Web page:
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Franklin v. Commissioner of Social Security

United States District Court, W.D. Michigan, Southern Division

September 23, 2019

ROGER LEE FRANKLIN, Plaintiff,
v.
COMMISSIONER OF SOCIAL SECURITY, Defendant,

          OPINION

          Ray Kent United States Magistrate Judge

         Plaintiff brings this action pursuant to 42 U.S.C. § 405(g), seeking judicial review of a final decision of the Commissioner of Social Security Administration (Commissioner) which denied his application for disability insurance benefits (DIB).

         Plaintiff alleged a disability onset date of November 20, 2012. PageID.216. Plaintiff identified his disabling conditions as a sleeping disorder, degenerative disc disease in the neck, and knee replacements in both knees. PageID.220. Prior to applying for DIB, plaintiff completed high school and had past employment as a plumber’s helper, warehouse laborer, and press operator. PageID.43, 221. An Administrative law judge (ALJ) reviewed plaintiff’s application de novo and entered a written decision denying benefits on August 23, 2017. PageID.34-45.[1] This decision, which was later approved by the Appeals Council, has become the final decision of the Commissioner and is now before the Court for review.

         I. LEGAL STANDARD

         This Court’s review of the Commissioner’s decision is typically focused on determining whether the Commissioner’s findings are supported by substantial evidence. 42 U.S.C. § 405(g); McKnight v. Sullivan, 927 F.2d 241 (6th Cir. 1990). “Substantial evidence is more than a scintilla of evidence but less than a preponderance; it is such relevant evidence as a reasonable mind might accept as adequate to support a conclusion.” Cutlip v. Secretary of Health & Human Services, 25 F.3d 284, 286 (6th Cir. 1994). A determination of substantiality of the evidence must be based upon the record taken as a whole. Young v. Secretary of Health & Human Services, 925 F.2d 146 (6th Cir. 1990).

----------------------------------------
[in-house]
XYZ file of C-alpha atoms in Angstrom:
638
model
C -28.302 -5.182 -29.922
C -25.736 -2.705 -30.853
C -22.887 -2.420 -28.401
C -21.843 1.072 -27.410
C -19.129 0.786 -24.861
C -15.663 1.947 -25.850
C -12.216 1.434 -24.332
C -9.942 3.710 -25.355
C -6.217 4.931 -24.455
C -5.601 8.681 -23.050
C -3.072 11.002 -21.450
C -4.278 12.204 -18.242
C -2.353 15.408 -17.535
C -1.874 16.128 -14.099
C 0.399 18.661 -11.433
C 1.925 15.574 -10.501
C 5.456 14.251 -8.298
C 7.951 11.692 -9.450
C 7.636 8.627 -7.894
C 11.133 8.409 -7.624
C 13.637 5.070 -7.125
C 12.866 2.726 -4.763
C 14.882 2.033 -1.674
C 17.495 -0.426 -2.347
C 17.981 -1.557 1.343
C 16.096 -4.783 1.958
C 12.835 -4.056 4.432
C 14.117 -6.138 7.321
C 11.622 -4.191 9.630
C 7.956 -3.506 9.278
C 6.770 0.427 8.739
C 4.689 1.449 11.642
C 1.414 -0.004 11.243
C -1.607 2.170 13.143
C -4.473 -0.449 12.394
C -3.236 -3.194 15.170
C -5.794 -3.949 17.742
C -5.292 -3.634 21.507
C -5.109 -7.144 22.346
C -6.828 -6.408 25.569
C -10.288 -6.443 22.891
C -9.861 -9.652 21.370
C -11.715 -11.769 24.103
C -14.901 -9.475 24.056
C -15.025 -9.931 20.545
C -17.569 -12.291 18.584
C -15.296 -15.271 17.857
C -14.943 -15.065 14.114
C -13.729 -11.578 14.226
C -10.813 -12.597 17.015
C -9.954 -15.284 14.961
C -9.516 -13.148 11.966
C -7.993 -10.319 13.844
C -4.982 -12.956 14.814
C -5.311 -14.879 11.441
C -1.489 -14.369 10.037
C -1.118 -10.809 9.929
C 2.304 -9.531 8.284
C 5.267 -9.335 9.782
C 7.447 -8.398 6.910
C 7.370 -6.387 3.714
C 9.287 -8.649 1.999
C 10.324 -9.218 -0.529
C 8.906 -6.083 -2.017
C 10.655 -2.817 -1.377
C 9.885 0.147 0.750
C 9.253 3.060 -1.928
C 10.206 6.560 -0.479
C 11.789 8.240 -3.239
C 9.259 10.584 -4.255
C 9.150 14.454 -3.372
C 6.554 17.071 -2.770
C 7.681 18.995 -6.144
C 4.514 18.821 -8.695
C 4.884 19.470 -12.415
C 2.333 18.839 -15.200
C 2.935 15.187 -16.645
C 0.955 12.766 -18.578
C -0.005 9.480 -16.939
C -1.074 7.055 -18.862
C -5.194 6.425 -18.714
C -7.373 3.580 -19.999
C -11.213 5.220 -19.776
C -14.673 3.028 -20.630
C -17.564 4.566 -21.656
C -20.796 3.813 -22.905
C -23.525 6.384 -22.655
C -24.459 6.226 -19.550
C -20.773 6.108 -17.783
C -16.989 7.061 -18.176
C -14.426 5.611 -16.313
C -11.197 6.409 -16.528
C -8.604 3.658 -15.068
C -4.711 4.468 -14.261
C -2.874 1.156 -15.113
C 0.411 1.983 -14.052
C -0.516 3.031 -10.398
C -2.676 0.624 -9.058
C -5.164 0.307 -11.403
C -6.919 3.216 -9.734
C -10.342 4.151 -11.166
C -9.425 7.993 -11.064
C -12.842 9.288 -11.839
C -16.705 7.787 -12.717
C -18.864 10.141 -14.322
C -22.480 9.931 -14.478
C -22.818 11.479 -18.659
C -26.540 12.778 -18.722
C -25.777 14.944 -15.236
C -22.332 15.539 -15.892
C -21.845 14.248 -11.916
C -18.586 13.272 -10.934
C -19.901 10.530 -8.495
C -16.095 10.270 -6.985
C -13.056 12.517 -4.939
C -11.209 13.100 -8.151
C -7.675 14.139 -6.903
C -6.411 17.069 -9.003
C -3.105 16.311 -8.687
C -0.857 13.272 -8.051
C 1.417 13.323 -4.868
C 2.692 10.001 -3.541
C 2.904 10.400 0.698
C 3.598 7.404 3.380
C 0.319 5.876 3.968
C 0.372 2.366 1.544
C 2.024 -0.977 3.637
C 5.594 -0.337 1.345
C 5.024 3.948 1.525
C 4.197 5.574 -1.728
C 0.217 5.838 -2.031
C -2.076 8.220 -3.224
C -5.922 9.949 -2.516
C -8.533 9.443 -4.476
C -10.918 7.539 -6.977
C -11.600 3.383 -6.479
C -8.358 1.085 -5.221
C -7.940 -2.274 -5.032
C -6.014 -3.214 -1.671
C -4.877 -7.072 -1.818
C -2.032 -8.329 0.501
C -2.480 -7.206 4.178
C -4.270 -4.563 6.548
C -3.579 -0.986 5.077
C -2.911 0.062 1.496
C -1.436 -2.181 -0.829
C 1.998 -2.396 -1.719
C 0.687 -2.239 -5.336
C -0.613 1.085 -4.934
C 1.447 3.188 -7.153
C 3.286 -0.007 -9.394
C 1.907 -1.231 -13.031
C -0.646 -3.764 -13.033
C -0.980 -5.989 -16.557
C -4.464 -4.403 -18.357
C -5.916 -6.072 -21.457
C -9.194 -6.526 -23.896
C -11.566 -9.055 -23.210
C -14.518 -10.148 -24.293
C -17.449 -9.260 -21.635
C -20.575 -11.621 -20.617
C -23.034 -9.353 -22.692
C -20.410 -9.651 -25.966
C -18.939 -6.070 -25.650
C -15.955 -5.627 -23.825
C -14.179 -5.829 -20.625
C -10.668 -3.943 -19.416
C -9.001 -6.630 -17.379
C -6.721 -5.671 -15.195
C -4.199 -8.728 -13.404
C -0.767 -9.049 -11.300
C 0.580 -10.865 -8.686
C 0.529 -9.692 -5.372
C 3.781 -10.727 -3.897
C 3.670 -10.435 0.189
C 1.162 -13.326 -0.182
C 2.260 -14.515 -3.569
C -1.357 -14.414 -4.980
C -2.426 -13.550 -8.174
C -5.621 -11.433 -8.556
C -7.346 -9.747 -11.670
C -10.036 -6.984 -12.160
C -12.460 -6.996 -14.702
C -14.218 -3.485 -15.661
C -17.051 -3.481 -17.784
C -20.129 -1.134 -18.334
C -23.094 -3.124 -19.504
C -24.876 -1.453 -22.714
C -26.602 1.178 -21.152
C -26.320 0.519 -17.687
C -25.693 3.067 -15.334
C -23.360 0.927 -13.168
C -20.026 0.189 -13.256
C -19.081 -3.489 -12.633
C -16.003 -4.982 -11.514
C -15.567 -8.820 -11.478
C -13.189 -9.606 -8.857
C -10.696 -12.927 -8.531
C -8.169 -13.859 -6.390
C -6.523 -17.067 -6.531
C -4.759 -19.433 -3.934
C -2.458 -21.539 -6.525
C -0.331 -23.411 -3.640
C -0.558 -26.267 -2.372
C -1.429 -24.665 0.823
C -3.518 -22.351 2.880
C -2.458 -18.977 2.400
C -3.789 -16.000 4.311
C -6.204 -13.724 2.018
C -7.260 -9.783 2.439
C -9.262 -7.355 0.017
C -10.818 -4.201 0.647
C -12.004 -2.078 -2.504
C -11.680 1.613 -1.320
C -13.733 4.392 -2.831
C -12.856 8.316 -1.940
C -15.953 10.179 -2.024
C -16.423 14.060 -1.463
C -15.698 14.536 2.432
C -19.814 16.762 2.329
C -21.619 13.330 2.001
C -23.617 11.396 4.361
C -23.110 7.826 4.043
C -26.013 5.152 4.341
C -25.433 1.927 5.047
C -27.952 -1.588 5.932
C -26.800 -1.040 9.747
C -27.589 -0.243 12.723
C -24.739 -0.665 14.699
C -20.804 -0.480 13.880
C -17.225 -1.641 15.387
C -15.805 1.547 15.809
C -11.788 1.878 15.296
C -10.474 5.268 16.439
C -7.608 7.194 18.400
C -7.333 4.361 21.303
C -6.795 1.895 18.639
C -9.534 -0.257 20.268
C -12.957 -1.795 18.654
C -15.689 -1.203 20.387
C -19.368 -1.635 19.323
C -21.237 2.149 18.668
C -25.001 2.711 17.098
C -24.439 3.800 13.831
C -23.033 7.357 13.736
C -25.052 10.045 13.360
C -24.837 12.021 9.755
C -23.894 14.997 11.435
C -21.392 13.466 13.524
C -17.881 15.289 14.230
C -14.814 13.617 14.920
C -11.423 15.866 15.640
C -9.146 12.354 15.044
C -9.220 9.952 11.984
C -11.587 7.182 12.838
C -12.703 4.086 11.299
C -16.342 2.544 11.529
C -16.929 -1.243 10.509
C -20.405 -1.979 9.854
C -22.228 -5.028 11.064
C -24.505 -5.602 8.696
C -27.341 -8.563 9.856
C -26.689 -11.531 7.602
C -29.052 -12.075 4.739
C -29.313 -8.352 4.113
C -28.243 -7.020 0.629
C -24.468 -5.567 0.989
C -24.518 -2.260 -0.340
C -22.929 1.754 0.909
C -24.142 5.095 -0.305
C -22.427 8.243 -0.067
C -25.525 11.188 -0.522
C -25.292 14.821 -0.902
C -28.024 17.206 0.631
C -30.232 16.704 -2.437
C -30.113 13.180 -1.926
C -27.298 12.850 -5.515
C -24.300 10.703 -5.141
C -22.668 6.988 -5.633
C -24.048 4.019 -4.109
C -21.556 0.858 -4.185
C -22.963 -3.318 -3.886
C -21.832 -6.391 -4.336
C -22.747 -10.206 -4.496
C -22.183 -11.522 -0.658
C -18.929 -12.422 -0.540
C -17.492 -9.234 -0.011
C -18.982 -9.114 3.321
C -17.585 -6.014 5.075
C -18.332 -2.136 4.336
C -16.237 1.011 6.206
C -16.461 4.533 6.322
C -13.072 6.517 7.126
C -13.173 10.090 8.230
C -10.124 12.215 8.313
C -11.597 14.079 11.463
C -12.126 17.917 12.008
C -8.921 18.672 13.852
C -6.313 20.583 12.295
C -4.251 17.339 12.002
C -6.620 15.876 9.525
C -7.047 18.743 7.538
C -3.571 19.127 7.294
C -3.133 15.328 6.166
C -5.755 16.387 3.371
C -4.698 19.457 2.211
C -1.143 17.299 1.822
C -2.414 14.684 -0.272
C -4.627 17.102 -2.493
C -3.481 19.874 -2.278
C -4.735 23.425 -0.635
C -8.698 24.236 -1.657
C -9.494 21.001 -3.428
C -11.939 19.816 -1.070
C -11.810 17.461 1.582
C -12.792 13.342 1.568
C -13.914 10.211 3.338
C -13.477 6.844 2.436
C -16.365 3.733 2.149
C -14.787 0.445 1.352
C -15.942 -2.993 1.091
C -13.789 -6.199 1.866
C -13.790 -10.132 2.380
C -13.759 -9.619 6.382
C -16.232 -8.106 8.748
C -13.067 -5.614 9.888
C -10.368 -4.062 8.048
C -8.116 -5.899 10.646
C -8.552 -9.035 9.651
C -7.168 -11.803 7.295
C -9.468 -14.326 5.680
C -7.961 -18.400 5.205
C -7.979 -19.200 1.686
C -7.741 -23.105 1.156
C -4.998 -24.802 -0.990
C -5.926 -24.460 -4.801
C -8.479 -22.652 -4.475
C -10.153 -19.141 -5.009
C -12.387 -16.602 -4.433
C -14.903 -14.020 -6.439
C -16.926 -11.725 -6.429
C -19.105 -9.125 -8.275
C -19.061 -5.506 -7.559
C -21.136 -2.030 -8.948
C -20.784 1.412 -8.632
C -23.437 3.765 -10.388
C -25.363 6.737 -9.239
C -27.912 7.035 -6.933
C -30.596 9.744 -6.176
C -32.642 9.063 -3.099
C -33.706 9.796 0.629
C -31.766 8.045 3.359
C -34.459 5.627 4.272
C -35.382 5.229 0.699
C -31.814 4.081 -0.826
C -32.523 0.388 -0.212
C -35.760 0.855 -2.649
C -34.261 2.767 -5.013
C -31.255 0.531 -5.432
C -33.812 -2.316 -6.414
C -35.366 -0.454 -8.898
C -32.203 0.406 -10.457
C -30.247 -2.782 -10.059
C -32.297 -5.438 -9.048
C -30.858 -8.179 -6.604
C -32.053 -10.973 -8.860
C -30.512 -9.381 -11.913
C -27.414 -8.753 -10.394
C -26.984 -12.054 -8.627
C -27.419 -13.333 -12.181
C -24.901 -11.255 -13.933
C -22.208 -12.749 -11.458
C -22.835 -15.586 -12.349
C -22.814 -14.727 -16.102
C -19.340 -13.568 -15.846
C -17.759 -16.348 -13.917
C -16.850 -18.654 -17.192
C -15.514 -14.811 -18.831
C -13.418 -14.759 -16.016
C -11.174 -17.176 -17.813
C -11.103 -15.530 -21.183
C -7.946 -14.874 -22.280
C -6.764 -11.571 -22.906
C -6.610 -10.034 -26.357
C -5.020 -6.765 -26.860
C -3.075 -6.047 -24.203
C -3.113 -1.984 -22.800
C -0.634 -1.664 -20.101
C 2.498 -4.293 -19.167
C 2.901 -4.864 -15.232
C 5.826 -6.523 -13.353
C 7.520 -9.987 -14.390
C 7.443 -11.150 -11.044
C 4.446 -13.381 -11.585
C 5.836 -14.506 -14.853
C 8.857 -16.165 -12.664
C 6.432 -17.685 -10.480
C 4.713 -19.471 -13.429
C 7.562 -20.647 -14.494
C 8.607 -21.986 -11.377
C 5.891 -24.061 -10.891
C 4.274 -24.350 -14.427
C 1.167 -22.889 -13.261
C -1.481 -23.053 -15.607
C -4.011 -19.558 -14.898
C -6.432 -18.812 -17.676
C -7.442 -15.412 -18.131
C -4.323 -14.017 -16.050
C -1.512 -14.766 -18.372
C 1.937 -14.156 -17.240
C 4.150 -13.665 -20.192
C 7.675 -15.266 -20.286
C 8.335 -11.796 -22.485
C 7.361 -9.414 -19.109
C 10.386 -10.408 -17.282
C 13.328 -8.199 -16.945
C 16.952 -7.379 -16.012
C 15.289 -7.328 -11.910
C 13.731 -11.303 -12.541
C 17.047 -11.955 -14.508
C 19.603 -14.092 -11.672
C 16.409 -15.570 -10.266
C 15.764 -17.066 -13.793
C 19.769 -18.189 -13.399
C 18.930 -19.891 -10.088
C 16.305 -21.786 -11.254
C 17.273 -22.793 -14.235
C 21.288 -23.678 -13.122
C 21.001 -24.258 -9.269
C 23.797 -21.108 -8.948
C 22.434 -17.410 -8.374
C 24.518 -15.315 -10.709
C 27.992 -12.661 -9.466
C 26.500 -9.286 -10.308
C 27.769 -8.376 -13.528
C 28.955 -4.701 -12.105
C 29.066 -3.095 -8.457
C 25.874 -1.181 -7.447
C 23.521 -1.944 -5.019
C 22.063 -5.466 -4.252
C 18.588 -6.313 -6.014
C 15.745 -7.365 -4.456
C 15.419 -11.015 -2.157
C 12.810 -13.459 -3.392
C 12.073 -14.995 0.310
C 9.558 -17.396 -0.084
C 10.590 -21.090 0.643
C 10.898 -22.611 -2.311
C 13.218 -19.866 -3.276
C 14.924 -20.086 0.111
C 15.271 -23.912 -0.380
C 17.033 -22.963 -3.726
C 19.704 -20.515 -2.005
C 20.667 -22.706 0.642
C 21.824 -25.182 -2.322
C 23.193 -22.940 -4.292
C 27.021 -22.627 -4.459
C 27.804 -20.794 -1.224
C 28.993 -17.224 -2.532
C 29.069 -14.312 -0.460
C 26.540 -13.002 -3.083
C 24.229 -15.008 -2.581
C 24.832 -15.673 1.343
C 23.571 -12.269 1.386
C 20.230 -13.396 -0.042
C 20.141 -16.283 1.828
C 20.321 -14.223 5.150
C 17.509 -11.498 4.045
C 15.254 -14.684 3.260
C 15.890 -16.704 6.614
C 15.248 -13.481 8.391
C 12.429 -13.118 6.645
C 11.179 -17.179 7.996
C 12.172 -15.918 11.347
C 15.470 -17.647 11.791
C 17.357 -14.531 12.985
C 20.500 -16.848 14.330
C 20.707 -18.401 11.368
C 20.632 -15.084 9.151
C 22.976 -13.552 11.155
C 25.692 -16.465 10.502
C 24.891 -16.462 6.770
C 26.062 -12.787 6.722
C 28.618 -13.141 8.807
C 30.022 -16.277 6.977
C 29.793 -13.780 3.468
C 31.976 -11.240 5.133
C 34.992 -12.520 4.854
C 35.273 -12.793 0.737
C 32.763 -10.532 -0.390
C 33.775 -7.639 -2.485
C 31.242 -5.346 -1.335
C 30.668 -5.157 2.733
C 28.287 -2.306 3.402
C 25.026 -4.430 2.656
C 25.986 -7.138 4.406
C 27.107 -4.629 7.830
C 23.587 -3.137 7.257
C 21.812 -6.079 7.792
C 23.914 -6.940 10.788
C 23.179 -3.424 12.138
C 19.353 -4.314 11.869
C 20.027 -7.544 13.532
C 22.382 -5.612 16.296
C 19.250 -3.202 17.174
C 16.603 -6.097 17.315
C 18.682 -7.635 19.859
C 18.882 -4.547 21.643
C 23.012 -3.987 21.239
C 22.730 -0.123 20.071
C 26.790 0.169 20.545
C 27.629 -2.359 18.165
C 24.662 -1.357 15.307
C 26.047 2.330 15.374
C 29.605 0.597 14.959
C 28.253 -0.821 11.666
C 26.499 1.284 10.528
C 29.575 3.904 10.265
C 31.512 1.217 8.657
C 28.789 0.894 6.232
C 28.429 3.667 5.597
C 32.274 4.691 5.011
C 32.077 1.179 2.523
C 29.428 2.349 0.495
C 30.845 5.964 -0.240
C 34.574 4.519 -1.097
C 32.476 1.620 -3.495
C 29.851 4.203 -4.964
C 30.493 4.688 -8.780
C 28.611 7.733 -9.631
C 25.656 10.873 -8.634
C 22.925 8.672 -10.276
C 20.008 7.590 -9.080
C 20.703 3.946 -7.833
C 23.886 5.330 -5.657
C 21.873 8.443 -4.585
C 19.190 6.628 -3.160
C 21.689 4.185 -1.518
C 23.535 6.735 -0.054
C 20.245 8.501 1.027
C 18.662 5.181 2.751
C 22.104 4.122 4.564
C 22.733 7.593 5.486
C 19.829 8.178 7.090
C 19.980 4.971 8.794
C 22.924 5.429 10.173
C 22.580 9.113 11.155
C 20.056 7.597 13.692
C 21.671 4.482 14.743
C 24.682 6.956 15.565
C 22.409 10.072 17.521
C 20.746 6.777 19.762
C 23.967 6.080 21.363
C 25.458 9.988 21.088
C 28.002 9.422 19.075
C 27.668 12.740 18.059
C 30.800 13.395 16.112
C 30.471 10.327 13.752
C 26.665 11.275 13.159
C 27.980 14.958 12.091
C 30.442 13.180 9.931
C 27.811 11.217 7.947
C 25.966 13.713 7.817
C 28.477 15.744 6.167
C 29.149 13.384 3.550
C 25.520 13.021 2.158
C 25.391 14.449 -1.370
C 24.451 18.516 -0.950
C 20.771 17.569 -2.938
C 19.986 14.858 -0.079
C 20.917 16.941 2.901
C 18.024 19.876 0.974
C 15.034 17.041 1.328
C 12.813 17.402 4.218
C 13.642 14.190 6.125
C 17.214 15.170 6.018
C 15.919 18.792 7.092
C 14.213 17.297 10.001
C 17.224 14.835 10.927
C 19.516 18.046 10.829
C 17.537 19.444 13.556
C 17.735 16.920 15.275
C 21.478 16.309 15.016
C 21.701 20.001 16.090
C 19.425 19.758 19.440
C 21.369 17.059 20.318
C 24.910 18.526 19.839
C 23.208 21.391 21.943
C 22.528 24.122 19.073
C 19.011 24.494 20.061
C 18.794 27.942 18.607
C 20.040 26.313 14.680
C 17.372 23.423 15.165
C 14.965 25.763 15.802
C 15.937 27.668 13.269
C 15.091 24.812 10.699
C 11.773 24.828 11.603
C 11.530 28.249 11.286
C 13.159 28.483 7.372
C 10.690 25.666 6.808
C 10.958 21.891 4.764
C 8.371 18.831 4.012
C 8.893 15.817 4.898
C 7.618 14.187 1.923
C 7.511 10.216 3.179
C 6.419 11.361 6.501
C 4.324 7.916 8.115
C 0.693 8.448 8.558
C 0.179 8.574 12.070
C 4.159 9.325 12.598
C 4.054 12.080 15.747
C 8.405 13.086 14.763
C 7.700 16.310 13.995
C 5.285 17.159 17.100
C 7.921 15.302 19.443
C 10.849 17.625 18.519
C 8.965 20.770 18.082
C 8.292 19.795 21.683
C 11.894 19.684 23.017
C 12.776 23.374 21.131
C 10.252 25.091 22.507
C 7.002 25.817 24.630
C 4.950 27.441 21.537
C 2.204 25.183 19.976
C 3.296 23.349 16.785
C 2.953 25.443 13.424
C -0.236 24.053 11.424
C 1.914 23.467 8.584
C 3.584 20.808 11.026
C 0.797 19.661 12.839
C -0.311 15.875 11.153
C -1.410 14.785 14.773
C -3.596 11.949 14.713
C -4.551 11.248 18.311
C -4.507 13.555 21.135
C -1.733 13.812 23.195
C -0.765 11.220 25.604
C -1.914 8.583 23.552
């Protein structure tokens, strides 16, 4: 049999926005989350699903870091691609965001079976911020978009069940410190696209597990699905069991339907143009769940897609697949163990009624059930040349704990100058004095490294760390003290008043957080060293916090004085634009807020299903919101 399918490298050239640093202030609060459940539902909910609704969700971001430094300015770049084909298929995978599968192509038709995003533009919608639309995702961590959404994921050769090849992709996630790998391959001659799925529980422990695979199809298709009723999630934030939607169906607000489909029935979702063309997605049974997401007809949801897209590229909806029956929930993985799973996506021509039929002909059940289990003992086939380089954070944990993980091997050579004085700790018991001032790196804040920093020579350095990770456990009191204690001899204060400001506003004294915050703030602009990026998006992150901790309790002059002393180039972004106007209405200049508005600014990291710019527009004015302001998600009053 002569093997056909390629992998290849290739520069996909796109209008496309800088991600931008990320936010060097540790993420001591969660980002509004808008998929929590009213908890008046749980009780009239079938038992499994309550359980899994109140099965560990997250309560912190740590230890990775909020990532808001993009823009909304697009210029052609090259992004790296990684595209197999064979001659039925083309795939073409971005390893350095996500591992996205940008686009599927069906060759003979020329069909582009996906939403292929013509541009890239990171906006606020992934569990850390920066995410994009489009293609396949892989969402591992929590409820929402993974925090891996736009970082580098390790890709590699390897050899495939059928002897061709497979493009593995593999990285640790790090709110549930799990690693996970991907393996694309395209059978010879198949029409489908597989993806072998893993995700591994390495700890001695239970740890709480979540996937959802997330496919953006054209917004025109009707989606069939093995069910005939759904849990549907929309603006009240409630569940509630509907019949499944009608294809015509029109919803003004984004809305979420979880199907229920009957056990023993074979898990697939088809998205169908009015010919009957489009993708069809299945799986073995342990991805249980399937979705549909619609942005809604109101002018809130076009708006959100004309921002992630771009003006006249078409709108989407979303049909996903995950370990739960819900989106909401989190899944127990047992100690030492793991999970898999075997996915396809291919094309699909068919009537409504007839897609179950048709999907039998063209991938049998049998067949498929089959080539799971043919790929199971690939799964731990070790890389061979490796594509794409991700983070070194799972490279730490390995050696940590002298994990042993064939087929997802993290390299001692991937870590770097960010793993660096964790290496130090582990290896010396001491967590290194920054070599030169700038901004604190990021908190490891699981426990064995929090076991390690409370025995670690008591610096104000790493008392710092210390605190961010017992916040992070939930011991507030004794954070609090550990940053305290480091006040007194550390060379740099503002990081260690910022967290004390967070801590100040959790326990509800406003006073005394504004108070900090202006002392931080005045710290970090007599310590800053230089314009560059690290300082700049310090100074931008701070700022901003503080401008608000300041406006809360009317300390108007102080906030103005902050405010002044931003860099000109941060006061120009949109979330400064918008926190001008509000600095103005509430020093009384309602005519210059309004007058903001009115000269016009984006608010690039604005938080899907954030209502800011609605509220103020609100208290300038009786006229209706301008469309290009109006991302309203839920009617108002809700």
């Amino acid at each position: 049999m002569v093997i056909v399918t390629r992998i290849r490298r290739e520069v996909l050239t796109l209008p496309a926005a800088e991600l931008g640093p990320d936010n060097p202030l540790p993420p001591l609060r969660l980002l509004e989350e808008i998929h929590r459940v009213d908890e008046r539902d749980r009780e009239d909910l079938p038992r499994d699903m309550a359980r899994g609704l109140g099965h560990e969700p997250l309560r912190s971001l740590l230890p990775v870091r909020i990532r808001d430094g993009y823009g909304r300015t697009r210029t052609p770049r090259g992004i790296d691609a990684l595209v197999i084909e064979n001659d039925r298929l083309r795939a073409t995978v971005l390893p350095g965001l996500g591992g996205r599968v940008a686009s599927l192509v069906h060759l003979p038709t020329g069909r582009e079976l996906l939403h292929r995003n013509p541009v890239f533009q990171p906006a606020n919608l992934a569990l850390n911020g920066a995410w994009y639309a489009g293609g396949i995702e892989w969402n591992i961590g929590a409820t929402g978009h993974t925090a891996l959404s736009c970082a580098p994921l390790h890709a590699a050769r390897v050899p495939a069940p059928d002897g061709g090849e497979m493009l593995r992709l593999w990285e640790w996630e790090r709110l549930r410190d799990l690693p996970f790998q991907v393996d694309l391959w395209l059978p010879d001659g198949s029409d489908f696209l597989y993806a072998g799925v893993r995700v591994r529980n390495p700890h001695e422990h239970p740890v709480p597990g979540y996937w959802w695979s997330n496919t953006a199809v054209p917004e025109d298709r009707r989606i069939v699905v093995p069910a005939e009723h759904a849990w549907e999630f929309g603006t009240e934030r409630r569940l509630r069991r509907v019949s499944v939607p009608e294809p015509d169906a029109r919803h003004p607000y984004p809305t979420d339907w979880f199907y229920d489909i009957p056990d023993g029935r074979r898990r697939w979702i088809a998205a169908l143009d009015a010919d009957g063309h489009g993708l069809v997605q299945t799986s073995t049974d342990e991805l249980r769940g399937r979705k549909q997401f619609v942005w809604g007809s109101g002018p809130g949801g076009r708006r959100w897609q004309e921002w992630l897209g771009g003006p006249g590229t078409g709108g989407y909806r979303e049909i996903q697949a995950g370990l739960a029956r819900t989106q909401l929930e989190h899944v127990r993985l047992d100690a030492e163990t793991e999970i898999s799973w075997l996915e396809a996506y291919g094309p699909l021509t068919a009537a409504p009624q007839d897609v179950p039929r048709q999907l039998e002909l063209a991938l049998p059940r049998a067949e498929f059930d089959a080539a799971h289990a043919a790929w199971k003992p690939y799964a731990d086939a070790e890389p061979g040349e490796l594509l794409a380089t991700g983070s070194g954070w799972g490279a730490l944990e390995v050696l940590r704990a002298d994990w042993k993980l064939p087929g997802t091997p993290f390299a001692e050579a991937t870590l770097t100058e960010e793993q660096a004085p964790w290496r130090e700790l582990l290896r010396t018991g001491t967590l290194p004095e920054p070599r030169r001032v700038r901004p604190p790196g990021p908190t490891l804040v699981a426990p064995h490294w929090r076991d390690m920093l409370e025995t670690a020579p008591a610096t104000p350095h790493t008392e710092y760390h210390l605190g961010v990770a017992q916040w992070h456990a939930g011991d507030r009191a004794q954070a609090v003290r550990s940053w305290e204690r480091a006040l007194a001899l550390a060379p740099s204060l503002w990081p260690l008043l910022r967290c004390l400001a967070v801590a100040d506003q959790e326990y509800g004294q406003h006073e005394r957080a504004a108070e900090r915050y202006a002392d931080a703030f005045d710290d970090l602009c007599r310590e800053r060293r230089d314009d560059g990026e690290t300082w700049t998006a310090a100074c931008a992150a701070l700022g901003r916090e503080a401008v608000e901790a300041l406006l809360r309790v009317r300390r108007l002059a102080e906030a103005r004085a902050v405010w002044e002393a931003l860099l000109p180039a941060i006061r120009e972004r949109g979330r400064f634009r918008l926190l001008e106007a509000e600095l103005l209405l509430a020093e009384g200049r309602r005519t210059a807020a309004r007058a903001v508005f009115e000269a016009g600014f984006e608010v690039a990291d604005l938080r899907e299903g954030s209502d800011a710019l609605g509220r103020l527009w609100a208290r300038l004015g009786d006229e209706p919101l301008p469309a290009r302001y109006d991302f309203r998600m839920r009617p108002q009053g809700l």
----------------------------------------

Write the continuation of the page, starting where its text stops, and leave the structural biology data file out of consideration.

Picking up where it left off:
The scope of this review is limited to an examination of the record only. This Court does not review the evidence de novo, make credibility determinations or weigh the evidence. Brainard v. Secretary of Health & Human Services, 889 F.2d 679, 681 (6th Cir. 1989). The fact that the record also contains evidence which would have supported a different conclusion does not undermine the Commissioner’s decision so long as there is substantial support for that decision in the record. Willbanks v. Secretary of Health & Human Services, 847 F.2d 301, 303 (6th Cir. 1988). Even if the reviewing court would resolve the dispute differently, the Commissioner’s decision must stand if it is supported by substantial evidence. Young, 925 F.2d at 147.

         A claimant must prove that he suffers from a disability in order to be entitled to benefits. A disability is established by showing that the claimant cannot engage in substantial gainful activity by reason of any medically determinable physical or mental impairment which can be expected to result in death or which has lasted or can be expected to last for a continuous period of not less than twelve months. See 20 C.F.R. §404.1505; Abbott v. Sullivan, 905 F.2d 918, 923 (6th Cir. 1990). In applying the above standard, the Commissioner has developed a five-step analysis: